Apple’s announcement that it will put a new $1 billion campus in Austin, Texas, is being read as a sign that the 2017 Republican-backed tax cut is bringing jobs back to the United States.
The Cupertino, California, company announced Thursday that it will hire at least 5,000 new employees in Austin, on top of the 6,200 it already has there. San Diego, Seattle and Culver City, California, will also get new offices of more than 1,000 employees.
It’s part of a spending surge that the company said earlier this year was prompted by the nearly $252 billion it planned to bring to the United States as a result of the tax overhaul. The company has promised to add 20,000 new US jobs by 2023.
President Donald Trump celebrated that in January. “Great to see Apple follow through as a result of TAX CUTS,” he tweeted at the time. “Huge win for American workers and the USA!” He’s recently turned against the company, threatening tariffs in September if the iPhone maker won’t move production to the United States, which CEO Tim Cook has said is not in the cards.
But the world’s richest company, worth about $810 billion, has spent a whole lot more on share purchases than on expanding its US operations.
In May, Apple announced a fresh round of $100 billion in stock buybacks, more than 40% of the cash it said it would repatriate from overseas.
That was on top of the $210 billion round it completed between August 2012 and March 2018, plus the billions of dollars it has returned to shareholders in the form of ever-increasing dividends — an unprecedented streak of payouts.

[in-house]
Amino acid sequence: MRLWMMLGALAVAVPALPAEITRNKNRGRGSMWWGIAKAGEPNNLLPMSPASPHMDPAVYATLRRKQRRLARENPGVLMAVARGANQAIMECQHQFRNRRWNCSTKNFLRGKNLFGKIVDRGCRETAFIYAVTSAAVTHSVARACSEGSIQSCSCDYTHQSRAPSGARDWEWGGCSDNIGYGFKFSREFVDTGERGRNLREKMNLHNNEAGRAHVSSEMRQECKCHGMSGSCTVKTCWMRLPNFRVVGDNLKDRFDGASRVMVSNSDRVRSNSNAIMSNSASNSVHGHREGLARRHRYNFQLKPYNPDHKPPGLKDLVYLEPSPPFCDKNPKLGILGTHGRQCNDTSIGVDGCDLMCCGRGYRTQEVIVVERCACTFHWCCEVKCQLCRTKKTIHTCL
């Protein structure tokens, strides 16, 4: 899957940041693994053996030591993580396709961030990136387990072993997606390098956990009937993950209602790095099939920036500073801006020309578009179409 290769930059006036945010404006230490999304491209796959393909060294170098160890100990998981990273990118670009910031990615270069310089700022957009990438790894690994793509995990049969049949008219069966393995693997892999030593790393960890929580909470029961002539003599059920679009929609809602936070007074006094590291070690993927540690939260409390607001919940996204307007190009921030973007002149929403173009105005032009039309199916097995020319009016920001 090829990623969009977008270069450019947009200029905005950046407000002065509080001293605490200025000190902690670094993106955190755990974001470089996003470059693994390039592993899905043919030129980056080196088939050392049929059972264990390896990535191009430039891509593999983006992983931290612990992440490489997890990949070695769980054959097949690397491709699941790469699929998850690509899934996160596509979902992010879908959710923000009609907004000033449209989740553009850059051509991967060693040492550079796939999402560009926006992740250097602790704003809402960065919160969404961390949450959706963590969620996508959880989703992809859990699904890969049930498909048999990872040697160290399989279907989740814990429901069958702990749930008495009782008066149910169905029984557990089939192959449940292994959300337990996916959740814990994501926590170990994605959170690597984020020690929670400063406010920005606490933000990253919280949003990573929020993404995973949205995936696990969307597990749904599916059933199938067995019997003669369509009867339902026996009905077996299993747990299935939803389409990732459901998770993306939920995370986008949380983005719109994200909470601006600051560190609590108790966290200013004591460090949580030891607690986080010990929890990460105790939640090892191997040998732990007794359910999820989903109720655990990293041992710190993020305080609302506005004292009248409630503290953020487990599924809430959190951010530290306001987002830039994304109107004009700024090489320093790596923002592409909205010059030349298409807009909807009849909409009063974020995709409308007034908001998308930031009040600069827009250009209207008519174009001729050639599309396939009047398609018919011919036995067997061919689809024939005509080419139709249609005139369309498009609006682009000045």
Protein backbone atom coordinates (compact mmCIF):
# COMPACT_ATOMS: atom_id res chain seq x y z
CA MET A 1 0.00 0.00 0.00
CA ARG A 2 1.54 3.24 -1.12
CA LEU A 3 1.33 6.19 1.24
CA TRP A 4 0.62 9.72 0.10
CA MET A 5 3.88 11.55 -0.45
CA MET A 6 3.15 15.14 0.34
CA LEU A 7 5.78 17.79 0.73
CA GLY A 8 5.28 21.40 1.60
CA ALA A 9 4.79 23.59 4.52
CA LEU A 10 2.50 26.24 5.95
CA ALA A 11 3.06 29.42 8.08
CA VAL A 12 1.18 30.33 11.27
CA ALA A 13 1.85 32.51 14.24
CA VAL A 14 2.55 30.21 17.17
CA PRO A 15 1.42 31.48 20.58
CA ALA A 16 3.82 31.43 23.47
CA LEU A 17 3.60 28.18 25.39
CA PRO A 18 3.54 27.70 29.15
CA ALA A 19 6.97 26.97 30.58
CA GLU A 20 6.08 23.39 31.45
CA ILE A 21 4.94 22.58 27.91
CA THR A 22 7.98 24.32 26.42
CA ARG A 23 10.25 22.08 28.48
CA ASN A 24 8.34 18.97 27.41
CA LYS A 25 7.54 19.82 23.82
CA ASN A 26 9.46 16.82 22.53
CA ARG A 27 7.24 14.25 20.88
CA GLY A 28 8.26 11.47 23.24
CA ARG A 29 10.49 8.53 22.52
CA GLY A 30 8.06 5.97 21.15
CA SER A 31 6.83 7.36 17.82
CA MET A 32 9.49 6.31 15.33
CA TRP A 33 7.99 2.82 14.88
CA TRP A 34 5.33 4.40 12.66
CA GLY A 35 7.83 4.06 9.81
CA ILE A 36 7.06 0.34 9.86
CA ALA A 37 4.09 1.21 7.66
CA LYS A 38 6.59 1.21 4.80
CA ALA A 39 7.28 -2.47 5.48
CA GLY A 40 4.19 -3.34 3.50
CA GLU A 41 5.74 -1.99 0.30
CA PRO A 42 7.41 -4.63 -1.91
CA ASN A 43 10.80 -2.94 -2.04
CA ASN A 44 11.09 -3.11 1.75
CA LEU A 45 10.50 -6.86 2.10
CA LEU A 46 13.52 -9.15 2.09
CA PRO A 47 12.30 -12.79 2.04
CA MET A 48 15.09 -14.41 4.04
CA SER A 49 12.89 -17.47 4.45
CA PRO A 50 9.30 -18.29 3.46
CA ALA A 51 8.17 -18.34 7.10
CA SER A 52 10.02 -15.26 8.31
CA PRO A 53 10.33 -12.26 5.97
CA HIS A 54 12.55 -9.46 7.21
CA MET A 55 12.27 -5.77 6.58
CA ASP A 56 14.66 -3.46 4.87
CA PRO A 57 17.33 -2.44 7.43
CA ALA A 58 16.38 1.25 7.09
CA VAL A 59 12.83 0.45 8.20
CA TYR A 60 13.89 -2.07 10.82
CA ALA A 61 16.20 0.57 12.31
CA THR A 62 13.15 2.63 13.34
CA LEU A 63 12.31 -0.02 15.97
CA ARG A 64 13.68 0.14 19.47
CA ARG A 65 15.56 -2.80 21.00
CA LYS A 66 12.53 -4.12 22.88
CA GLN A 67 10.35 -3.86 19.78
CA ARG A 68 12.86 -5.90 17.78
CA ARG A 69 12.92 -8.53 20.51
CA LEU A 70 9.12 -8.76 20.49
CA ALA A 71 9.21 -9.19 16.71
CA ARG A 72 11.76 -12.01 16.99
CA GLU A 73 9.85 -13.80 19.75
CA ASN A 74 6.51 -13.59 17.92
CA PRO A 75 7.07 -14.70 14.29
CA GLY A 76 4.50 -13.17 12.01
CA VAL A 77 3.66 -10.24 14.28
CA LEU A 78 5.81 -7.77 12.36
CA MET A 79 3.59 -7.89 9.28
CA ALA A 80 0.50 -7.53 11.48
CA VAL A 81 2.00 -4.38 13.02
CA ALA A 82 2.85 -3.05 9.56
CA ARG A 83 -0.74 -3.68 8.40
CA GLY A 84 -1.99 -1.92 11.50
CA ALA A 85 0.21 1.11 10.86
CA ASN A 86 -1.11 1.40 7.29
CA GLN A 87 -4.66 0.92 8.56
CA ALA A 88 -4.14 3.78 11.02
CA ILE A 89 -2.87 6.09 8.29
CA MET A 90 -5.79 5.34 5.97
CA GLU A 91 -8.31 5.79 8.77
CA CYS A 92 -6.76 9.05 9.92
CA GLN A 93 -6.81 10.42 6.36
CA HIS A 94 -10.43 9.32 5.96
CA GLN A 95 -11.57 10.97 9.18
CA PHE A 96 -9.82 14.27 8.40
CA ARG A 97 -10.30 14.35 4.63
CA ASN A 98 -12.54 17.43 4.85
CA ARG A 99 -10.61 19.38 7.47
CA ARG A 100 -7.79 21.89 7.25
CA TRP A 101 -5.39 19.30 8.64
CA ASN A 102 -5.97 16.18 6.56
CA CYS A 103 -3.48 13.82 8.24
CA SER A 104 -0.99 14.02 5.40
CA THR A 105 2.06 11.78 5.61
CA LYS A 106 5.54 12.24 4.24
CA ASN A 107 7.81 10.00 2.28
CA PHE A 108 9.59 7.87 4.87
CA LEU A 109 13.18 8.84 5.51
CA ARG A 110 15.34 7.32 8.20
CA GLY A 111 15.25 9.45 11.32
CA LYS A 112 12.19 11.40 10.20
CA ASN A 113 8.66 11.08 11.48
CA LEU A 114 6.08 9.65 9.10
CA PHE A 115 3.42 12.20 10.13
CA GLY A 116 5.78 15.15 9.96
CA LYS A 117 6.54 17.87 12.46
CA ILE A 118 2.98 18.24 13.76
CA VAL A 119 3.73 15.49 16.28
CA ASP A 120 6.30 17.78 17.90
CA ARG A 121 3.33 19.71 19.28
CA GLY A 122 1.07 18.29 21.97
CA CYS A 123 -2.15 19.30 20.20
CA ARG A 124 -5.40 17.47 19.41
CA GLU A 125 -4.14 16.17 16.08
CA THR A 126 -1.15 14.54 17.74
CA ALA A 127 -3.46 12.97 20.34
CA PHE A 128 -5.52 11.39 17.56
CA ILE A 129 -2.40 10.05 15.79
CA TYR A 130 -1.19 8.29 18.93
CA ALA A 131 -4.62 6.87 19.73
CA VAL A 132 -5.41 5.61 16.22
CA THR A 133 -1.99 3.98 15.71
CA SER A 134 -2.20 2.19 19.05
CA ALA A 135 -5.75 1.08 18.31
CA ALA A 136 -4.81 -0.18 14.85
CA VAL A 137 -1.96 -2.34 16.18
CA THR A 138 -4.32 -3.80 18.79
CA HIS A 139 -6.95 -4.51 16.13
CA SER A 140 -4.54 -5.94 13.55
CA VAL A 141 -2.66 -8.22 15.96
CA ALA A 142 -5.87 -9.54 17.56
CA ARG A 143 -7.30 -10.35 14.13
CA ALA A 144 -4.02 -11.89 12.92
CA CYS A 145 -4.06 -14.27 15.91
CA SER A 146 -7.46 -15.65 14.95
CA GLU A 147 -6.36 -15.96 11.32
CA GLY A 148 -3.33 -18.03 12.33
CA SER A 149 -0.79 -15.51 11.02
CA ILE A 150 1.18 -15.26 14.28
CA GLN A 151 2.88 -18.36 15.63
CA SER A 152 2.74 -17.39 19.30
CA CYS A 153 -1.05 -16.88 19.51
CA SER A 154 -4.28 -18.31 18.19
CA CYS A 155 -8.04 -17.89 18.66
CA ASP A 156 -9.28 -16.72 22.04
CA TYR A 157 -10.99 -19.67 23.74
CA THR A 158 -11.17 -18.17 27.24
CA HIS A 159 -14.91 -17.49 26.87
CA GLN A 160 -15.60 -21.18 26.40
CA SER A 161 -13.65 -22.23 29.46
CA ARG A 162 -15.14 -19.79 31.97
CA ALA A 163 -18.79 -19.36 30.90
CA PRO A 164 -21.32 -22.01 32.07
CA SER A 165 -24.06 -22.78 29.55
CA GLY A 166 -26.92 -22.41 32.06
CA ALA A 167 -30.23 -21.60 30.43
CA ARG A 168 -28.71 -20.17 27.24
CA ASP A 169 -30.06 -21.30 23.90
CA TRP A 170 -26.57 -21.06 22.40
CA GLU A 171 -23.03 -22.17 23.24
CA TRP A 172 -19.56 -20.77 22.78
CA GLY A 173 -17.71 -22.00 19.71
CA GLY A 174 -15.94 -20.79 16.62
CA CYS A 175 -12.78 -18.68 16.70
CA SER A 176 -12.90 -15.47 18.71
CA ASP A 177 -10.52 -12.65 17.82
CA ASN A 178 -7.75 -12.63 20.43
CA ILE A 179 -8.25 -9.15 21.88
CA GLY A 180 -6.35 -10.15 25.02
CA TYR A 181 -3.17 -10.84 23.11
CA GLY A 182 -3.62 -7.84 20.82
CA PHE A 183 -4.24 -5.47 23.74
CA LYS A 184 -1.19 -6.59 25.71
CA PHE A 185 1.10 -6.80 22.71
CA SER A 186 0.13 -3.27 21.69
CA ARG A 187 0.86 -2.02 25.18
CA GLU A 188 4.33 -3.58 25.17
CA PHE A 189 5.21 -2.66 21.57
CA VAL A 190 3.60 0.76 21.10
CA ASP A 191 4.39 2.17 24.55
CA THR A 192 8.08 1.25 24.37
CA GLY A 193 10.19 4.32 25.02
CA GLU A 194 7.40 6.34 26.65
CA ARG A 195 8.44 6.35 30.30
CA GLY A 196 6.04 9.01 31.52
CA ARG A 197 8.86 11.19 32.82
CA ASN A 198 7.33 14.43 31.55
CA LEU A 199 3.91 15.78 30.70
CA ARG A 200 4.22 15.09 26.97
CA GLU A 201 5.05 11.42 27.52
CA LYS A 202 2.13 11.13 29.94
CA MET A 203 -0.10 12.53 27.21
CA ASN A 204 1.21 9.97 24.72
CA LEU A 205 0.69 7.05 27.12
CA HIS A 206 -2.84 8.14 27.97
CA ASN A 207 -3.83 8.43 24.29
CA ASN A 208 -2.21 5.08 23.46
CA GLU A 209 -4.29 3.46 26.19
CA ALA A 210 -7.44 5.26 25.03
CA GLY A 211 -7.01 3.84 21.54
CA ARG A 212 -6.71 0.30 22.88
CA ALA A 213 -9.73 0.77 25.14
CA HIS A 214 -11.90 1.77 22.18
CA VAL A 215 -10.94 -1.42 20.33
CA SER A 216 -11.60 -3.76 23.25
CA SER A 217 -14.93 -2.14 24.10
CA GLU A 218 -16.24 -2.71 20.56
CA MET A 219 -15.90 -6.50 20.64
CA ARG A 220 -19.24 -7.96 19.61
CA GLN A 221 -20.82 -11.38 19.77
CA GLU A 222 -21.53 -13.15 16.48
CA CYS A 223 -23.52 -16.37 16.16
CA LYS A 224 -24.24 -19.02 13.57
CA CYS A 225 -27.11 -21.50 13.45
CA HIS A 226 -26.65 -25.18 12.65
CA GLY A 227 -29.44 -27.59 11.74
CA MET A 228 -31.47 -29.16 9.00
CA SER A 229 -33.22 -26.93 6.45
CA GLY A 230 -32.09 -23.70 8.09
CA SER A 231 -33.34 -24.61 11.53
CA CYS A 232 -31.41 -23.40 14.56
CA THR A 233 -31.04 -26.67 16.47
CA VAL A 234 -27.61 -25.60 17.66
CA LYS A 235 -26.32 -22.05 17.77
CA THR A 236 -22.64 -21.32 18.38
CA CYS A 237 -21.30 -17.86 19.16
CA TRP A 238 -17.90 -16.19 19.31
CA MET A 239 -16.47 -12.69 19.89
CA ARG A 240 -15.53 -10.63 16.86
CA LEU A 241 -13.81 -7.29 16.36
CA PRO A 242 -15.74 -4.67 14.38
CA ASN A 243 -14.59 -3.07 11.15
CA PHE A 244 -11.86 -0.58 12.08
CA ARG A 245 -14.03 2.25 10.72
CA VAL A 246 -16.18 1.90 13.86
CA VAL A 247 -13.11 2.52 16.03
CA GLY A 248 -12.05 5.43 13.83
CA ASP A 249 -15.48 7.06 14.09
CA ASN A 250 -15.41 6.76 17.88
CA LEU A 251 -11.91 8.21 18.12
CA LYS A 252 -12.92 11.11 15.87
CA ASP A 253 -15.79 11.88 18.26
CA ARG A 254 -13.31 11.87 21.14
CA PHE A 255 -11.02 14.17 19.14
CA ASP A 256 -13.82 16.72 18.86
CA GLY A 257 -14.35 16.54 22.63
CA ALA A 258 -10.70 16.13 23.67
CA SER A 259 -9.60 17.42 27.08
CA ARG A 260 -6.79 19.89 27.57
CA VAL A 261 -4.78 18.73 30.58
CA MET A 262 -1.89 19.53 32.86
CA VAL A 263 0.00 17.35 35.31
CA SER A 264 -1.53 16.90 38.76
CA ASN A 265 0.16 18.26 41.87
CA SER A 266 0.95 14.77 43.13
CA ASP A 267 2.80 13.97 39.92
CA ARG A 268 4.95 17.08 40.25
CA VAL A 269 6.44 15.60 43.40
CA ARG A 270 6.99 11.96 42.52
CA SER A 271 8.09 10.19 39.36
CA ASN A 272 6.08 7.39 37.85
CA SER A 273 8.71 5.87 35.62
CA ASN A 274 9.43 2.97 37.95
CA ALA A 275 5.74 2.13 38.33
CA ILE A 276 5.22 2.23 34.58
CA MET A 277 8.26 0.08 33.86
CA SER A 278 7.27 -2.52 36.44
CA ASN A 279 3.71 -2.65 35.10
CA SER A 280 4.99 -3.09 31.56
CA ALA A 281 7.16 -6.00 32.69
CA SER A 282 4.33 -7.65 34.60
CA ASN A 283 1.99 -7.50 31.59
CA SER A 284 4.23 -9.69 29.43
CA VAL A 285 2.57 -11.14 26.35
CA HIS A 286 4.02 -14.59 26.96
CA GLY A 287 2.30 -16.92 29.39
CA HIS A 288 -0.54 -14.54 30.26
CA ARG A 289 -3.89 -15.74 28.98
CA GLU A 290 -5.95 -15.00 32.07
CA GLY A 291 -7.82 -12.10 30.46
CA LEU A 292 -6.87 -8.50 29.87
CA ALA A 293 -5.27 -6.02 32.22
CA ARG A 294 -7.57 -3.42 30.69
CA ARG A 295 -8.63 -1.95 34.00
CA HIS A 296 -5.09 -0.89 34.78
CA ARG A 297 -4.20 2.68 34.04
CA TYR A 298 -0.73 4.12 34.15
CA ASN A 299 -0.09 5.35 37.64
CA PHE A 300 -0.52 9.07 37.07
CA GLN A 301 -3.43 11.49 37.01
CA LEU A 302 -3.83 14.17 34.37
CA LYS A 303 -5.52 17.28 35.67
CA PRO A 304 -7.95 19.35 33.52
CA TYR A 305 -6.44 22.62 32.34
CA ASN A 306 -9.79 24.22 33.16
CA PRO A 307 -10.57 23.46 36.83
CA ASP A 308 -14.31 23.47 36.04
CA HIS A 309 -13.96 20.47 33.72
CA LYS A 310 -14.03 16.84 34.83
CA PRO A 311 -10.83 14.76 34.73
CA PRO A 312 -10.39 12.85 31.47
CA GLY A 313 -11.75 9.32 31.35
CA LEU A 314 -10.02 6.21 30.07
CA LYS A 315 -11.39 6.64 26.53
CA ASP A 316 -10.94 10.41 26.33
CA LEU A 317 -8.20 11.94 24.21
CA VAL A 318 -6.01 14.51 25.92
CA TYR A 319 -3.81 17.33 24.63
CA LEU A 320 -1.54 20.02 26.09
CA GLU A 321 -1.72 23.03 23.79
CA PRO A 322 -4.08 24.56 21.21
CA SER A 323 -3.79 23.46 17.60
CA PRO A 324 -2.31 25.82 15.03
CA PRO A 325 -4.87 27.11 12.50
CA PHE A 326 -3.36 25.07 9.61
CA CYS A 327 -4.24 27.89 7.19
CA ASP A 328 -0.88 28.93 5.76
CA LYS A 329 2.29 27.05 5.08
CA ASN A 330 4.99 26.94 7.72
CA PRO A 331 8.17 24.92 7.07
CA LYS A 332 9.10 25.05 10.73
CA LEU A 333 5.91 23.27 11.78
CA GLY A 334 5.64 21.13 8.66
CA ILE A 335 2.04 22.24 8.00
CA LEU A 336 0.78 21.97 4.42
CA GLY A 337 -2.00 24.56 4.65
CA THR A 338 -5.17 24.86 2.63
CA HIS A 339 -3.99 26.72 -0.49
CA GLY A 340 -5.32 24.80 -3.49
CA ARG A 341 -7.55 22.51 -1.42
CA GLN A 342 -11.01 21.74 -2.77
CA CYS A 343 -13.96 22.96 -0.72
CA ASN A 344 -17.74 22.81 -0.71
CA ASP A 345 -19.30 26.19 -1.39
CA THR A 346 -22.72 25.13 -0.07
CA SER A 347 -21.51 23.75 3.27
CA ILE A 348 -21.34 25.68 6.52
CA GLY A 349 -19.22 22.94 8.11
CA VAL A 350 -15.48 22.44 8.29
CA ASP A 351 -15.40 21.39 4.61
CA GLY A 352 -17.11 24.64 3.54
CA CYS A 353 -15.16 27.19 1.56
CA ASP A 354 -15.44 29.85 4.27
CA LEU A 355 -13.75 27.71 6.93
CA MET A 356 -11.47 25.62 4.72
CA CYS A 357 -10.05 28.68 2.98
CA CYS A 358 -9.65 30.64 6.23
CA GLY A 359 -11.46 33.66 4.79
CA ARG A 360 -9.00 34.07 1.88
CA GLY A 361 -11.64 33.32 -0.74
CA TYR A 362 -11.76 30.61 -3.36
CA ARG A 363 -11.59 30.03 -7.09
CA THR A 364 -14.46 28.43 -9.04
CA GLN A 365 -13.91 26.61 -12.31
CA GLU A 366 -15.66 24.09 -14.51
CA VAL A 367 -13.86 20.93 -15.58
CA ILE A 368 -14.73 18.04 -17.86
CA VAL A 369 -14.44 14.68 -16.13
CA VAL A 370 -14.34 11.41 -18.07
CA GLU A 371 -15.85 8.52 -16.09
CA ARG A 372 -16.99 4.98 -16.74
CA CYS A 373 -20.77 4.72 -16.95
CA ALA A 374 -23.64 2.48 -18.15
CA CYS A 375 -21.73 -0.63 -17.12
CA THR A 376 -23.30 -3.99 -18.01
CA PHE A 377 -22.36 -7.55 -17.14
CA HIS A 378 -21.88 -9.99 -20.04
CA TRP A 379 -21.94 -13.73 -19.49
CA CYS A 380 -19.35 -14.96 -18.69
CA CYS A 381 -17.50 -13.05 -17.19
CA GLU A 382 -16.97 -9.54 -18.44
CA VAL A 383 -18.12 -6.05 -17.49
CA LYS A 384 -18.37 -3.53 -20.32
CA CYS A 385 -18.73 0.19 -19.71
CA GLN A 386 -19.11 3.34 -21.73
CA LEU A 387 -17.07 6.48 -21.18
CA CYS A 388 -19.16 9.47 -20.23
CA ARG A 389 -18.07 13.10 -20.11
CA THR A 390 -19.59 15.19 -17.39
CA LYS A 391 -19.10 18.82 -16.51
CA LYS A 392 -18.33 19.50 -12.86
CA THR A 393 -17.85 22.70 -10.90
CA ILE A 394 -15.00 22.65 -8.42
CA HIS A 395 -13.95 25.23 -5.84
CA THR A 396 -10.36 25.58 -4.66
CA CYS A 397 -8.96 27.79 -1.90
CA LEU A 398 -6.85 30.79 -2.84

Apple isn’t alone in returning more cash to shareholders than it is re-investing in the business.
The 2017 Tax Cuts and Jobs Act imposed a 15.5% one-time tax on companies’ overseas cash reserves, whether companies repatriated them or not, and then freed overseas earnings from US taxation altogether.
According to a note published in September by economists at the Federal Reserve, the first quarter of 2018 saw approximately 30% of offshore cash holdings transferred to the United States. That fueled a dramatic increase in share repurchases — but very little additional investment on top of what the top 15 cash-hoarding companies had been spending already.
“Because the top 15 cash holders are large firms, they are unlikely to have faced notable constraints or costs to accessing capital markets to fund investment before the Tax Cuts and Jobs Act,” the authors wrote.
Amazon, by contrast, said it didn’t have enough cash stored overseas for the one-time tax charge to matter.
Apple, which dropped its announcement overnight, is getting some credit from places like Bloomberg and Business Insider for not having engaged in the public beauty contest that Amazon staged in deciding where to put its 50,000 new jobs last month.
But that doesn’t mean Apple hasn’t also asked for perks. According to the Austin American-Statesman, the company is likely to receive $25 million from the state and a 15-year property tax abatement from the county where its 133-acre new campus will be located; the city of Austin offered no subsidies.
And just because Apple didn’t negotiate in public doesn’t mean it didn’t conduct a quiet multi-city bidding war behind closed doors, even as Amazon solicited public bids.
Since 2009, the non-profit Good Jobs First has documented $692 million in incentives that states and localities have granted to Apple, including $21 million from the state of Texas for Apple’s initial campus in Austin.
“Ninety-nine point nine-nine percent of these auctions occur privately,” said Greg LeRoy, director of Good Jobs First. “They may well have played Austin against Denver, Charlotte, and Raleigh.”